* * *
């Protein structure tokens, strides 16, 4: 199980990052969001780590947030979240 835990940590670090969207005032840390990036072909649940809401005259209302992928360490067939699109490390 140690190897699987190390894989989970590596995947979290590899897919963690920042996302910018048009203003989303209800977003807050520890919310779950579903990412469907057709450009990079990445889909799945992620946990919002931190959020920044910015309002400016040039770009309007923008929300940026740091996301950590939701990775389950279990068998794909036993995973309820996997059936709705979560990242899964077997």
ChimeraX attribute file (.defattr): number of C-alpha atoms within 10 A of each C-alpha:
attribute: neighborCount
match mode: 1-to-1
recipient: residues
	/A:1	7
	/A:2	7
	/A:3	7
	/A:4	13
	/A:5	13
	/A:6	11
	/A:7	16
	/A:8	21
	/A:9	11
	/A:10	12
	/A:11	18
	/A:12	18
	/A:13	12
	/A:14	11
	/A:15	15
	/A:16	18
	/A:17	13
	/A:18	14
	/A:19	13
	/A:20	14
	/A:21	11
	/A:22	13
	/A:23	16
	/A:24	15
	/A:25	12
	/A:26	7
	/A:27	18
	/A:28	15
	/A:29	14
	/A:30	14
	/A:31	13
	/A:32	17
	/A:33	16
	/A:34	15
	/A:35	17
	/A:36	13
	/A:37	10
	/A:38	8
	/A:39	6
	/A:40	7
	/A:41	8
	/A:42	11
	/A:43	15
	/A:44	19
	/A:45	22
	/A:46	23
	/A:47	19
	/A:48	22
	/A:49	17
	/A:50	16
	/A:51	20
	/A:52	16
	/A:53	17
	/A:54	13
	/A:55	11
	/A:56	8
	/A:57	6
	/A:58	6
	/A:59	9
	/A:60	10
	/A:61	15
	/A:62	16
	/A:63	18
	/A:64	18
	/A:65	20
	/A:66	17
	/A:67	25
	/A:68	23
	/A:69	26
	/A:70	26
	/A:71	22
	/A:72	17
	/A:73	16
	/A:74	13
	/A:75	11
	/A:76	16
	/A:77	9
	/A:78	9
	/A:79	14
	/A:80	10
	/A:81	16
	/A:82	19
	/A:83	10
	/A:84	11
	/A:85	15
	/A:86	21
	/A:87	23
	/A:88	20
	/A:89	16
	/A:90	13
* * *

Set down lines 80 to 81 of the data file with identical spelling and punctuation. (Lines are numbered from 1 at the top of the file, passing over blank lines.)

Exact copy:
	/A:75	11
	/A:76	16